Mississippi has been hit with a rise of congenital syphilis (CS) in newborns, as there’s been a 900 per cent increase of babies diagnosed with the disease.
Dr Thomas Dobbs, the medical director for the Mississippi State Department of Health’s Crossroads Clinic in Jackson, shared an analysis of the hospital’s billing data in a recent interview with NBC News. More than 102 newborns were treated for sexually transmitted diseases in the state in 2021, while only 10 were treated for it in 2016, according to the data. This shows a 900 per cent increase in cases over the last five years.
The STDs are a result of CS, “which occurs when a mother with syphilis passes the infection on to her baby during pregnancy”, as noted by the Centres for Disease Control and Prevention (CDC).
Although the Mississippi State Department of Health doesn’t officially track the number of deaths due to CS, there was at least one baby who died from the infection in 2021.
Additionally, the data shared with NBC showed racial disparities in Mississippi. Black newborns were 70 per cent of the state’s CS cases in 2020.
Dobbs, who is the former health officer of Mississippi, also told the publication that she and other health care providers are “absolutely horrified” about babies being born with and dying of this disease.
“This seems like something that should have happened a hundred years ago, not last year,” she said. “There’s really kind of a shock.”
Here’s everything you need to know about congenital syphilis.
What is CS and how common is it?
The condition occurs when a mother has a syphilis, a sexually transmitted infection, that has been passed on to their newborn while she’s pregnant.
Along with the data from the Mississippi State Department of Health’s Crossroads Clinic, other studies have found a rise in CS cases in the US over the years. In 2020, there were more than 2,000 cases reported, per the CDC. This is an increase from 2019, when there were “1,870 cases of congenital syphilis reported, including 94 stillbirths and 34 infant deaths”.
The site also shared a 2017 report which explained that if a mother’s syphilis goes untreated, there is an 80 per cent chance it could be passed on to her child.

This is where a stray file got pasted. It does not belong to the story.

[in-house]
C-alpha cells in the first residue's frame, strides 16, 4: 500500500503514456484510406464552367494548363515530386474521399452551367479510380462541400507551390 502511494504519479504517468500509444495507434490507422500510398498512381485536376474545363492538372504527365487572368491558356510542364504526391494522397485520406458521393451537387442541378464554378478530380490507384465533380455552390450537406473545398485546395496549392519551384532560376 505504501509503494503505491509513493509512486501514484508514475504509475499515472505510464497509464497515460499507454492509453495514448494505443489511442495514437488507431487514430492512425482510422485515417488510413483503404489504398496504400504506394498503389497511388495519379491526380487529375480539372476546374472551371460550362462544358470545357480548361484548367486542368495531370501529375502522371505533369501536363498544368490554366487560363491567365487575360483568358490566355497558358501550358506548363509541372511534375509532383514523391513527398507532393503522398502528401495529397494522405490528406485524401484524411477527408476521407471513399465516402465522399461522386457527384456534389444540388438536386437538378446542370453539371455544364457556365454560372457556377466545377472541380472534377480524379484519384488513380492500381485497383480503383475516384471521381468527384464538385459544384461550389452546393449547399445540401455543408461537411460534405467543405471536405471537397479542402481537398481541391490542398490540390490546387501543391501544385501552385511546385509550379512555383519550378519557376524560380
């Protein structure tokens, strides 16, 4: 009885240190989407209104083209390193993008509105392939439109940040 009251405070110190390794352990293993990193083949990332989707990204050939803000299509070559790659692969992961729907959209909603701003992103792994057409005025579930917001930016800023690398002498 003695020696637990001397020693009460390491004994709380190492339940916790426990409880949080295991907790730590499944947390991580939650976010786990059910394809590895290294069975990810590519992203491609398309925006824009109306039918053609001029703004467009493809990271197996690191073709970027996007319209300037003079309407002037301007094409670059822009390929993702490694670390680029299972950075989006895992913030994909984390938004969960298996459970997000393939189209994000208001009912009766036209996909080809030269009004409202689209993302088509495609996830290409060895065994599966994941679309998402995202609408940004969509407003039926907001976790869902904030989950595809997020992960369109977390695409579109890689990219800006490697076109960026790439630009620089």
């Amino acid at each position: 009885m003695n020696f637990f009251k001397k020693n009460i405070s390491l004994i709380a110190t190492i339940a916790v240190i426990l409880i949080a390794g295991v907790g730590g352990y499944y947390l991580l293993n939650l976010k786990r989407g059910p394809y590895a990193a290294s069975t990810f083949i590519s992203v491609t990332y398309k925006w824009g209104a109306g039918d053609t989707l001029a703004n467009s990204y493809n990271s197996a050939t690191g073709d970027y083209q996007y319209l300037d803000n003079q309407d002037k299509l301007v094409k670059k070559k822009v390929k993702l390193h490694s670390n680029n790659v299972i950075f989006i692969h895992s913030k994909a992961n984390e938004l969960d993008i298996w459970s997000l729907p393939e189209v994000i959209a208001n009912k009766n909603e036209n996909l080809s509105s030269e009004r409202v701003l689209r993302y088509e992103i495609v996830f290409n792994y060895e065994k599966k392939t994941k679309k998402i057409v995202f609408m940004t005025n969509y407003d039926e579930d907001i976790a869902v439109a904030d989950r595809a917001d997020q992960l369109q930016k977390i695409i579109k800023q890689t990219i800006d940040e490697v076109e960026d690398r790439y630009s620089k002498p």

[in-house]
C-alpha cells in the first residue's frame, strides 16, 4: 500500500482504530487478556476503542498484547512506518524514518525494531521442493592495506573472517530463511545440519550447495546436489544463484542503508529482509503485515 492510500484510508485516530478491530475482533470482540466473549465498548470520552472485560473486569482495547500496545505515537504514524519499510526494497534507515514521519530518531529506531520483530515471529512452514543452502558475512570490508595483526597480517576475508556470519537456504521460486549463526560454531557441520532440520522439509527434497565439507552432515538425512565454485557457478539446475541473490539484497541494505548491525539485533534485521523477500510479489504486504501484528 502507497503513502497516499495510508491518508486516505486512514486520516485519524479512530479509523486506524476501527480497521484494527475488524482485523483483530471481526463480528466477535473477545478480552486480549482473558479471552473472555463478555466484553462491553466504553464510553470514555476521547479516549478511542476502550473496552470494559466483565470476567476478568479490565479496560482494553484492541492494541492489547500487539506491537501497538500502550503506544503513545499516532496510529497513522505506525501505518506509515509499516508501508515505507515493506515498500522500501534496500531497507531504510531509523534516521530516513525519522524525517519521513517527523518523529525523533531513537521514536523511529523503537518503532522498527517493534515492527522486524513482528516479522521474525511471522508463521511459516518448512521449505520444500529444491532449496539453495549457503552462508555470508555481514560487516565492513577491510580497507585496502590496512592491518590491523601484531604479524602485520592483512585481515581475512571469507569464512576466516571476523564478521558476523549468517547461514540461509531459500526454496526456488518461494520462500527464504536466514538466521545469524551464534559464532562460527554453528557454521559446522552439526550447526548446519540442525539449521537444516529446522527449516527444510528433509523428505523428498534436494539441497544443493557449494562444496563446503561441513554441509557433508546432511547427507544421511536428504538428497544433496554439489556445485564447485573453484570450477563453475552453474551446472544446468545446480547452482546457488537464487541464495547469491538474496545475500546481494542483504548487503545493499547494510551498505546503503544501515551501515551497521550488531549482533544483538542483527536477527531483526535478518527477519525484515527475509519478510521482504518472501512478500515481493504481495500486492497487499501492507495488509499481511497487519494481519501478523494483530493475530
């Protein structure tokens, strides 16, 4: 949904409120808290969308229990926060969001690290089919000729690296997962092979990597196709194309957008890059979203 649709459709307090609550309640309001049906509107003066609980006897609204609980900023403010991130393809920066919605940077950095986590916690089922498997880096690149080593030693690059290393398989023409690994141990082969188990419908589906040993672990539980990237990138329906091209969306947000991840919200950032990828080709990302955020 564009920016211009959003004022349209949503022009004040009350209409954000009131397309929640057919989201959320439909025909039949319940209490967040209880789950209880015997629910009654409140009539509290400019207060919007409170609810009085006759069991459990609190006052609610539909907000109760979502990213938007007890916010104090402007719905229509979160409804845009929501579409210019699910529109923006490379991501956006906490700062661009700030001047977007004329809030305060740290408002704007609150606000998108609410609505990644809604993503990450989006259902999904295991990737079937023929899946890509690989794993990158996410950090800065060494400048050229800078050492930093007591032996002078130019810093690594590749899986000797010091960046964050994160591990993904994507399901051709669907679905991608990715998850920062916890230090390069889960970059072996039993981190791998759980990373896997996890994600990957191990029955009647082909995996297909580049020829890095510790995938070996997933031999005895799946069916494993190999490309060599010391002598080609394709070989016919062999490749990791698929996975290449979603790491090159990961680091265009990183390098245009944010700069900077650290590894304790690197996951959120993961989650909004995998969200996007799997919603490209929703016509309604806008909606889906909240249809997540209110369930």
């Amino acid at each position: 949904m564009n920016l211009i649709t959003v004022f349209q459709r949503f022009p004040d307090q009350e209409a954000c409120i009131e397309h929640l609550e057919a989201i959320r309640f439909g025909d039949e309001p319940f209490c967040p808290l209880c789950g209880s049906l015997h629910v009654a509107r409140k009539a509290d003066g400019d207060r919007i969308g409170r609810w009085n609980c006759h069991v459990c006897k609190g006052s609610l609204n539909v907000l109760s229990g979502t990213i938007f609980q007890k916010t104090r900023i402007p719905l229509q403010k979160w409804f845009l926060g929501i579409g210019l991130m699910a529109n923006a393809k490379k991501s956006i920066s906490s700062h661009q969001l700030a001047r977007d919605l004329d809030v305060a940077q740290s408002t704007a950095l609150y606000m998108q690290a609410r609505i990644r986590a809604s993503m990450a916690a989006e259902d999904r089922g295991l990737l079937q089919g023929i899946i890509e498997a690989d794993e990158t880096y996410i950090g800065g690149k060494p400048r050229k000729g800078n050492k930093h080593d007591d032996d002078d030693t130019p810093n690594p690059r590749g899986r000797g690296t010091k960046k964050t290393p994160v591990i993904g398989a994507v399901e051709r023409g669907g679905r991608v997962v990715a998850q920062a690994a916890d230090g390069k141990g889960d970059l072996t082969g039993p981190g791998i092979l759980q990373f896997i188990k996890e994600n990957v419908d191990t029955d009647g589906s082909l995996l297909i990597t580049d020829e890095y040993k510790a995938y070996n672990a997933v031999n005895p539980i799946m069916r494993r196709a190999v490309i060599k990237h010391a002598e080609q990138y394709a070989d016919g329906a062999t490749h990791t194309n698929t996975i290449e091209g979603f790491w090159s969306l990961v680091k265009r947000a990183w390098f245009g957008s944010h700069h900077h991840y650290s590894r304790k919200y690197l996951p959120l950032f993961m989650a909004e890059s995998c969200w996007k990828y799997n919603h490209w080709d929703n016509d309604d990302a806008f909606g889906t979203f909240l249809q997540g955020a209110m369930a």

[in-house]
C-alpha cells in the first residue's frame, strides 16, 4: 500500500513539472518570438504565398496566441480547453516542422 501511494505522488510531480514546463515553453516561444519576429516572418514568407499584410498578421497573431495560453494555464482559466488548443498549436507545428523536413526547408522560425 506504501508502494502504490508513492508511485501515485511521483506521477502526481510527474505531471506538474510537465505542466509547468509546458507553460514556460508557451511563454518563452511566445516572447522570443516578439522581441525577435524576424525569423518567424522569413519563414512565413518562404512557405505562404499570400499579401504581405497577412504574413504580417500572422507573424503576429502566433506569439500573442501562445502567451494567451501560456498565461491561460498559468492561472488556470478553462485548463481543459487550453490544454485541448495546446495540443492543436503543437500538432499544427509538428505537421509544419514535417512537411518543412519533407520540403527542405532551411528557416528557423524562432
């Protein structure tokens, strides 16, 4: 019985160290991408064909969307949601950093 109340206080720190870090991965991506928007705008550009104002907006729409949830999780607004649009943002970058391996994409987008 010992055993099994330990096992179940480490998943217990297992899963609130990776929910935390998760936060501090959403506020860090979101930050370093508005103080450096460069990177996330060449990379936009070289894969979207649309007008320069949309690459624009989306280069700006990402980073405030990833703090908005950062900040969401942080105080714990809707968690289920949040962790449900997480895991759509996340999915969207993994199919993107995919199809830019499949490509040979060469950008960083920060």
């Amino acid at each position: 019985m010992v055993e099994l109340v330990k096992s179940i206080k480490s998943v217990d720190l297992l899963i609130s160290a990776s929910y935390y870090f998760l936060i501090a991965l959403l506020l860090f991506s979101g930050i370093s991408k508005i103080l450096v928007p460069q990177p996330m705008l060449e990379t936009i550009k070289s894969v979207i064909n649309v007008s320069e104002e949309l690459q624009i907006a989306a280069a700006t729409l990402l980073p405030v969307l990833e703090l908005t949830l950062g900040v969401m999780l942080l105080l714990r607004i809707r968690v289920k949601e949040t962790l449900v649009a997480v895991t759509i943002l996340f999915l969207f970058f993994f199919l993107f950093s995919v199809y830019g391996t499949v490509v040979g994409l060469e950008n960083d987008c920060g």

How does CS impact newborns and what are the symptoms of it?
If a mother has syphilis, it can affect her child’s health during her pregnancy and delivery. The child could be miscarried or stillborn, per the CDC. The baby could also be born premature or at a low weight.
When babies are born with CS, the symptoms can include “deformed bones”, “severe anaemia,” “skin rashes,” and “meningitis”. Newborns can also have “brain and nerve problems”, including the inability to hear or see, or an “enlarged liver and spleen”.
The CDC also notes that not every baby with CS is born with symptoms. While newborns’ health problems usually develop within a few weeks after being born, there can be some causes where health issues “can happen years later”.
How to diagnose CS ?
The “effective prevention and detection of congenital syphilis” depends on if a pregnant woman is identified with syphilis, says the CDC. With that in mind, the health organisation recommends that pregnant women get tested for the STI during their first checkup.
Patients should be screened “according to their state’s guidelines” and the organization adds that “certain states have recommended screening three times during pregnancy for all women”.
Any newborn “at risk for congenital syphilis should receive a full evaluation and testing for HIV,” they recommend.
What are the different forms of treatment?
Once a baby is evaluated after experiencing symptoms of CS, they should be treated right away with antibiotics.
The recommended regimens for confirmed cases of CS have been Aqueous crystalline penicillin G and Procaine penicillin G, which are usually taken over the course of 10 days, according to CDC. Newborns who are allergic to penicillin “should be desensitised and then treated with penicillin G”.